Why Some Business Innovations Can't Get Off The Ground

I want to draw your attention to an excellent article by Andrew McAfee from the Harvard Business School about the interaction between IT and business process.

Andrew gives a great example of a business process that has been altered, implemented, and failed all as a result of the lack of user involvement and ability to manage the change. As a result the situation is exactly the same as it was before the change but now with a higher overhead.

His contention is that IT is an enabler for business process implementation in as much as it allows changes to be made which don't stretch the user base enough to cause non-compliance - in this case adding an extra layer of segregation to airline passengers at the gate.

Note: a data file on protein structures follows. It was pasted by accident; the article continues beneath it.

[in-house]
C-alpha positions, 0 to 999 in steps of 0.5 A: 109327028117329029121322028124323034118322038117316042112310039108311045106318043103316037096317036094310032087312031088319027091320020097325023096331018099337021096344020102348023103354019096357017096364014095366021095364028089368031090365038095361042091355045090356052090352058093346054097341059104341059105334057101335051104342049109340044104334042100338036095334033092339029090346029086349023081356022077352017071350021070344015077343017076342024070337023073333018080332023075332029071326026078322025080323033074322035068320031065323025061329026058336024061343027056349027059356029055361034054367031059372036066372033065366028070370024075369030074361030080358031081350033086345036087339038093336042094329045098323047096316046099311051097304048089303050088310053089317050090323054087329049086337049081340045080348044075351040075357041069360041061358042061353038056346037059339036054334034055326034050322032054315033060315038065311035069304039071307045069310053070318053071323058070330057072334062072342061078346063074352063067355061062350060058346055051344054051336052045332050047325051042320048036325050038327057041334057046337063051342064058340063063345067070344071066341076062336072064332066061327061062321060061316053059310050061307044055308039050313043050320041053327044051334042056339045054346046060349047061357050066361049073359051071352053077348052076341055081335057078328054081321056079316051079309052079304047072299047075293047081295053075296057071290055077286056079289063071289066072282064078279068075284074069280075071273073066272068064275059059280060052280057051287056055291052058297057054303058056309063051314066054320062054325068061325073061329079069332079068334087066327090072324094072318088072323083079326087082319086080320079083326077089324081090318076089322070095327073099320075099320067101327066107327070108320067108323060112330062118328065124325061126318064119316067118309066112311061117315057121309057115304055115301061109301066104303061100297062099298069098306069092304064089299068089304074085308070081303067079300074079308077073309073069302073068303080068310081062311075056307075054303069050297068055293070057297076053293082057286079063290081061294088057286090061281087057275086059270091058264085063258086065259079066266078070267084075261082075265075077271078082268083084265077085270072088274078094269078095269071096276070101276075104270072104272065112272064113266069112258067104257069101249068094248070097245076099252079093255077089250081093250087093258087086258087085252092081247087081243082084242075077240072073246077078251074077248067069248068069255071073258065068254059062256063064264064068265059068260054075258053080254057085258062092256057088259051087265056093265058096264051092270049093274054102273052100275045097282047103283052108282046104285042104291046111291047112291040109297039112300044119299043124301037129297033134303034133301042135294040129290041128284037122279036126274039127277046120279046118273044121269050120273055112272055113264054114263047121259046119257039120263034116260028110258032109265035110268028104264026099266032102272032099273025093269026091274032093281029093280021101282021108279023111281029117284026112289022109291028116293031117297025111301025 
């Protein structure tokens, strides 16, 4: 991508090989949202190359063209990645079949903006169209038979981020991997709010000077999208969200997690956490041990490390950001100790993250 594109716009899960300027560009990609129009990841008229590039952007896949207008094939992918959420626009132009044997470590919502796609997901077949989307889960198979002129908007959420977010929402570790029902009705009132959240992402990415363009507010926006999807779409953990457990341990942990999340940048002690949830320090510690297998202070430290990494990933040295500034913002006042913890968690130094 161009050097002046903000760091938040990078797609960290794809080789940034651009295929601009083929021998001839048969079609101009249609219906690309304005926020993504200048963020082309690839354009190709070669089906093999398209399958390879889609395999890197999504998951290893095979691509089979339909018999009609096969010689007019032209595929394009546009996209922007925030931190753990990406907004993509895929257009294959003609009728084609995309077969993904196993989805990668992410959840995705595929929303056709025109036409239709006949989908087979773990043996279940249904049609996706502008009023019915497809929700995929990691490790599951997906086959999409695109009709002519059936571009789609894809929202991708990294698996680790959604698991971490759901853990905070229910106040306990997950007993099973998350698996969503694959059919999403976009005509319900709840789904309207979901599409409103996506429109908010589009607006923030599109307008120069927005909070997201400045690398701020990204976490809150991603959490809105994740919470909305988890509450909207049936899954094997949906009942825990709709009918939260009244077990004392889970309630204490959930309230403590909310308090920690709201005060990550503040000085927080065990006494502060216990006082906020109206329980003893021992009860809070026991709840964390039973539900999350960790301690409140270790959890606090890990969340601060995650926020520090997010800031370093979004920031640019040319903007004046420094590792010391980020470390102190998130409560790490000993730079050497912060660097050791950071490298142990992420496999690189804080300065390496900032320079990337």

So let's play with this a little: Is he saying that business process change can only occur through the use of IT? I don't think so (at least I hope not). Whilst it is obvious that using IT as a means of enforcing a business process change is generally a sound thing to do, there are occasions when only the human intervention will suffice. This is the time when the human touch is needed to ensure good customer service for example. This is the time when following process is wrong. This can also lead to process glitches occurring.

On the other hand it is also worth remembering that a large majority of process improvement through product innovation occurred as a result of implementing systems to speed up production.

Ultimately the use of IT to support a business process relies on understanding the potential impact of the process change on the customer and end user to ensure that negative results do not occur.

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